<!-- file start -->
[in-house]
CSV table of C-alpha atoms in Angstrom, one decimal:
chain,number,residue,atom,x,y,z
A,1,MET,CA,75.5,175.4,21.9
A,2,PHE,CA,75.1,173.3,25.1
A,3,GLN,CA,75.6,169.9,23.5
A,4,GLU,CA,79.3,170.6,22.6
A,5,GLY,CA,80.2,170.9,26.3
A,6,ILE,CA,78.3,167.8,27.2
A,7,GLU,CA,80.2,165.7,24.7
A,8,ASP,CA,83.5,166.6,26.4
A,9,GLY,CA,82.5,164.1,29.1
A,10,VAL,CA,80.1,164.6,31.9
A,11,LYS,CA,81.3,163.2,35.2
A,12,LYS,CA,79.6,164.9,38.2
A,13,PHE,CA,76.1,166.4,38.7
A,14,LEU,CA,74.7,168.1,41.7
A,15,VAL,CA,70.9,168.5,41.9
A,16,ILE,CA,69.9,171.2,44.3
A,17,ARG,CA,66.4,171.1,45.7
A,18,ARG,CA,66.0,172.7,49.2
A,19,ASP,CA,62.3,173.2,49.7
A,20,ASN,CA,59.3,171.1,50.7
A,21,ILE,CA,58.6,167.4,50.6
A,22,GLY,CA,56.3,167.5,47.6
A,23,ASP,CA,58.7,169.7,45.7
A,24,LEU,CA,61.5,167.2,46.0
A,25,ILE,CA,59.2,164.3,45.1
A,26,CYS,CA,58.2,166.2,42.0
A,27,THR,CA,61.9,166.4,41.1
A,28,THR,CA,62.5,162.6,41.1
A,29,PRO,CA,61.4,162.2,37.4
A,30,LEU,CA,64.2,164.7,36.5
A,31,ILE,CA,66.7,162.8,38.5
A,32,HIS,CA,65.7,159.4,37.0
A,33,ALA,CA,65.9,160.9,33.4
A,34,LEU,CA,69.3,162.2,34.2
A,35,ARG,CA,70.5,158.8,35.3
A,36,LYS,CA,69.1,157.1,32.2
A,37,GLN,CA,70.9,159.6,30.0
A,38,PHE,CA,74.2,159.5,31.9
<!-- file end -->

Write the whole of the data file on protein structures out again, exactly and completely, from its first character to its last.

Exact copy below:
[in-house]
CSV table of C-alpha atoms in Angstrom, one decimal:
chain,number,residue,atom,x,y,z
A,1,MET,CA,75.5,175.4,21.9
A,2,PHE,CA,75.1,173.3,25.1
A,3,GLN,CA,75.6,169.9,23.5
A,4,GLU,CA,79.3,170.6,22.6
A,5,GLY,CA,80.2,170.9,26.3
A,6,ILE,CA,78.3,167.8,27.2
A,7,GLU,CA,80.2,165.7,24.7
A,8,ASP,CA,83.5,166.6,26.4
A,9,GLY,CA,82.5,164.1,29.1
A,10,VAL,CA,80.1,164.6,31.9
A,11,LYS,CA,81.3,163.2,35.2
A,12,LYS,CA,79.6,164.9,38.2
A,13,PHE,CA,76.1,166.4,38.7
A,14,LEU,CA,74.7,168.1,41.7
A,15,VAL,CA,70.9,168.5,41.9
A,16,ILE,CA,69.9,171.2,44.3
A,17,ARG,CA,66.4,171.1,45.7
A,18,ARG,CA,66.0,172.7,49.2
A,19,ASP,CA,62.3,173.2,49.7
A,20,ASN,CA,59.3,171.1,50.7
A,21,ILE,CA,58.6,167.4,50.6
A,22,GLY,CA,56.3,167.5,47.6
A,23,ASP,CA,58.7,169.7,45.7
A,24,LEU,CA,61.5,167.2,46.0
A,25,ILE,CA,59.2,164.3,45.1
A,26,CYS,CA,58.2,166.2,42.0
A,27,THR,CA,61.9,166.4,41.1
A,28,THR,CA,62.5,162.6,41.1
A,29,PRO,CA,61.4,162.2,37.4
A,30,LEU,CA,64.2,164.7,36.5
A,31,ILE,CA,66.7,162.8,38.5
A,32,HIS,CA,65.7,159.4,37.0
A,33,ALA,CA,65.9,160.9,33.4
A,34,LEU,CA,69.3,162.2,34.2
A,35,ARG,CA,70.5,158.8,35.3
A,36,LYS,CA,69.1,157.1,32.2
A,37,GLN,CA,70.9,159.6,30.0
A,38,PHE,CA,74.2,159.5,31.9